Our study found similar societal benefit compared to other ophthalmic27,43 and non-ophthalmic22 screening programs. Maberley et al’s study model found that they saved more than two times the number of sight years and almost twice the number of QALYs in the treatment of DR and DME, likely from having a greater proportion of patients with DME and PDR requiring treatment.27 Thomas et al’s simulation analysis of a telemedicine-based glaucoma screening program also saved a similar number of QALYs.43 Finally, as health systems have limited resources, they have to prioritize screening programs for both ophthalmologic and non-ophthalmologic disease. Our DR screening program’s benefit (from a QALY/patient per year perspective) was comparable to programs for hypertension and hypercholesterolemia.22
This analysis found that our DR screening program was not only cost-effective but furthermore has the potential for significant profitability, particularly if follow-up visit compliance could be improved. A cost/QALY threshold of $50,000 is frequently cited in the literature, although Neumann et al have argued that this is too low of a threshold in the United States, with $100,000 or $150,000 as more reasonable estimates.36,44 From a DR and DME treatment perspective, the program met Neumann et al’s cost/QALY threshold of $100,000, while the $50,000 threshold was met when treatment for non-retinal disease was included.44 While Maberley et al’s study had one fourth the cost/QALY as compared to our study, they had a greater proportion of patients treated and half the screening cost.27 Furthermore, Kirkizlar et al DR screening model showed that a DR screening program of 3000 patients in the United States should have an average cost/QALY of $53,556, making our $57,778/QALY for 2251 patients reasonably viable.45
Our estimates show that this program would be cost-neutral when compliance with follow-up appointments approaches approximately 70%. If also including the cost-saving to society, the program becomes cost-neutral at a much lower threshold of approximately 50%. It is important to note that as hardware costs decline, the initial barriers to entry do so as well. Furthermore, newer cameras do not require specialized training to operate, and as a result, program costs could have decreased by nearly 30% with the requirement of a photographer eliminated.46 In current dollars, the cost of the screening program would have decreased to $364,000, and the program would only require approximately 16% more follow-up than what we found to become cost-neutral. The cost/QALY for DR and DME screening and treatment would have decreased to $40,444, well below a more stringent $50,000 threshold. In addition, the use of older technology for the study makes the QALY gains more applicable to international populations where access to cutting edge technology may be more limited.
Unfortunately, there is a paucity of data on revenue generated from increased access to care due to screening programs. If we view Garoon et al’s estimated costs for clinic visits and treatment of DR as a proxy for revenue of their health system, we find that our study had comparable revenue generation.26 The majority of their “revenue” came from treatment of DR with PRP or surgery, while a bulk of our revenue was from the treatment and testing of DME. Our adherence rate was notably lower, however, and this fact could be due to exclusion of non-Montefiore ophthalmology visits and less stringent criteria for follow-up.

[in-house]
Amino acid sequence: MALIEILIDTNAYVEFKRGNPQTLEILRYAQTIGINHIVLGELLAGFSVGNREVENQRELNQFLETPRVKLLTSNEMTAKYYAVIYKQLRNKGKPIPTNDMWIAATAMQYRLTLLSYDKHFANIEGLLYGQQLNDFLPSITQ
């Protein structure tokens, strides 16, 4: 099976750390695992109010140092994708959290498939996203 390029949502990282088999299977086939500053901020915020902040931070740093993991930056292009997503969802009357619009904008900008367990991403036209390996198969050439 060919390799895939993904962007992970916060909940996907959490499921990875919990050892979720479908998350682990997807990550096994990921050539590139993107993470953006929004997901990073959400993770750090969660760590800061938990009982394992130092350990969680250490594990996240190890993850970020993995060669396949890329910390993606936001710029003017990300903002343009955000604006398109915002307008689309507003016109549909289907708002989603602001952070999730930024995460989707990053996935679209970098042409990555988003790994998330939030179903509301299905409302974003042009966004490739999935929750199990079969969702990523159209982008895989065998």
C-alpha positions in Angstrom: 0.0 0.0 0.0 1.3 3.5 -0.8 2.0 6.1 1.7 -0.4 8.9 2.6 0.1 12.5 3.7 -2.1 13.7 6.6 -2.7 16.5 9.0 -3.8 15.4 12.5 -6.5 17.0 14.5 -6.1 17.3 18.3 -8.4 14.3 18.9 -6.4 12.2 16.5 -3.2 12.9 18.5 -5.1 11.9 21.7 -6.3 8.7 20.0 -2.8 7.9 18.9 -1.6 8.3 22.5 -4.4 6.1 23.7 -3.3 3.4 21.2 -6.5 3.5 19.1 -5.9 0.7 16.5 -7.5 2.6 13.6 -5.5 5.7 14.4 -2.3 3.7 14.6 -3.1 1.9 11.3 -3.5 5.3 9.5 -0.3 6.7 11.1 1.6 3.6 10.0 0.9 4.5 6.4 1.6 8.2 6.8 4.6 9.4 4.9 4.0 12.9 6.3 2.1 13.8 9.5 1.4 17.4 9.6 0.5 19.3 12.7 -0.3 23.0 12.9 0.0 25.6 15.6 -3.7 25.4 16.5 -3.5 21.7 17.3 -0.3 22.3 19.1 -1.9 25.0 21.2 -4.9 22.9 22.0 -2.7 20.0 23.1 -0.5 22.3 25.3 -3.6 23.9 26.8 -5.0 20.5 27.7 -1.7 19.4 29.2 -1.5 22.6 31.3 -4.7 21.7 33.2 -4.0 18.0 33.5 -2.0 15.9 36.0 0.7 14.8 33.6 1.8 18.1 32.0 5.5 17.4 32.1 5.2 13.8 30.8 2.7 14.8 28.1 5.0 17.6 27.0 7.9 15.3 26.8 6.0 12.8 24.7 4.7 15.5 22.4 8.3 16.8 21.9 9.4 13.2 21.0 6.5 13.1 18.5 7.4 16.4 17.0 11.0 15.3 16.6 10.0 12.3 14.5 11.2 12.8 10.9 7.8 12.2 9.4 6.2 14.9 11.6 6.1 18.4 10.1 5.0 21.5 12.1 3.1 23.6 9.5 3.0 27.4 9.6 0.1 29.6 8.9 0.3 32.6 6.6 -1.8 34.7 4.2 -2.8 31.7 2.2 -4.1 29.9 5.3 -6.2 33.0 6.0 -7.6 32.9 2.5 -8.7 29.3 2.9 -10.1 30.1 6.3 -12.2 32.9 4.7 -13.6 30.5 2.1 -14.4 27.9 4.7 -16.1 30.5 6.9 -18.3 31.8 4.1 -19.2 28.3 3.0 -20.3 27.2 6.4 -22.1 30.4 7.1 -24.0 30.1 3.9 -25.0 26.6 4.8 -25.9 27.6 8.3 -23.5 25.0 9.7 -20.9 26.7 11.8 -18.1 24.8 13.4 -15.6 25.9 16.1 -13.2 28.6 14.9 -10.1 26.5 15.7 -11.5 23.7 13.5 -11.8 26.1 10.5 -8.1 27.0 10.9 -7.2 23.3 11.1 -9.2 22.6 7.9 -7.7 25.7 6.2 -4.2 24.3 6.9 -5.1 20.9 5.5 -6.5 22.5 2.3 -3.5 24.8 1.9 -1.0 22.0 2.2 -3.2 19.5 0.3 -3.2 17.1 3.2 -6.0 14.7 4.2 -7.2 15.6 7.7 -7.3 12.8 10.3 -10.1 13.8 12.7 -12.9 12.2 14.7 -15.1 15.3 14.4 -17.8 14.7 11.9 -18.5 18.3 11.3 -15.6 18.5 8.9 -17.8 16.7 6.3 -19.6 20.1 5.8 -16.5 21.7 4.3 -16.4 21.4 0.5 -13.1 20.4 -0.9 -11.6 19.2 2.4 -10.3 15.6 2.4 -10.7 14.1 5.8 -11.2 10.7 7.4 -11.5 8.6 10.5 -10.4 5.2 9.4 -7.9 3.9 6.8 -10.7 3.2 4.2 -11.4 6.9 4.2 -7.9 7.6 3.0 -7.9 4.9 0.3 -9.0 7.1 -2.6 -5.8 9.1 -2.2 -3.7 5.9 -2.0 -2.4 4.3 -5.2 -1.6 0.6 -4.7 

There are some limitations to this study. Revenue was estimated using Medicare rates instead of actual collections. It is likely we underestimated the revenue projections given that operating room, anesthesia, and reading costs were not included. Our calculations for “QALYs gained” were calculated under the assumption that we had perfect treatment efficacy, and did not account for patients who were lost to follow-up that potentially cost the system resources. We also did not make a distinction for QALYs calculated depending on if patients were type 1 or type 2 diabetics. In addition, as this was a retrospective chart analysis, we used estimated QALYs from the literature instead of obtaining them from our patient population through direct interview. Finally, our revenue generation and societal benefit have an underlying assumption that patients follow-up in clinic once their issues are highlighted by the screening program.
The Montefiore Health System telemedicine screening initiative is cost-effective and has particularly significant societal benefit in underserved populations. Screening programs should be adopted to facilitate cost-effective care and equilibrate health-care access throughout our health-care system. Societal, community, and patient benefits, in addition to improved access for vulnerable patients, can provide long-standing and sustainable benefit. Further reductions in hardware costs and improved ease of use will continue to improve our ability to screen and treat these patients.
DR, Diabetic Retinopathy Screening; MHS, Montefiore Health System; QALY, Quality Adjusted Life Year; DME, Diabetic Macular Edema; PDR, Proliferative Diabetic Retinopathy; PPDR, Pre-proliferative Diabetic Retinopathy; VEGF, Vascular endothelial growth factor.
Ethics Approval and Informed Consent to Participate
The study was approved by the Einstein/Montefiore Medical Center Institutional Review Board (IRB)/Ethics Committee and conducted in accordance with the tenets of the Declaration of Helsinki. Informed consent for this retrospective analysis was waived by the Einstein/Montefiore Medical Center Institutional Review Board (IRB)/Ethics Committee.
Data Sharing Statement
The datasets generated and analyzed during the current study are available from the corresponding author on reasonable request.
The abstract of this paper was presented at the ARVO 2019 Annual meeting as a poster presentation with interim findings. The poster’s abstract was published in “Poster Abstracts” in Investigative Ophthalmology and Visual Science:https://iovs.arvojournals.org/article.aspx?articleid=2744766. The authors acknowledge Jim Sullivan, Dr. Joel Zonszein, Kripali Gautam, Michelle Goodman for their contributions in this study.
There is no funding to report.
The authors declare that they have no competing interests in this work.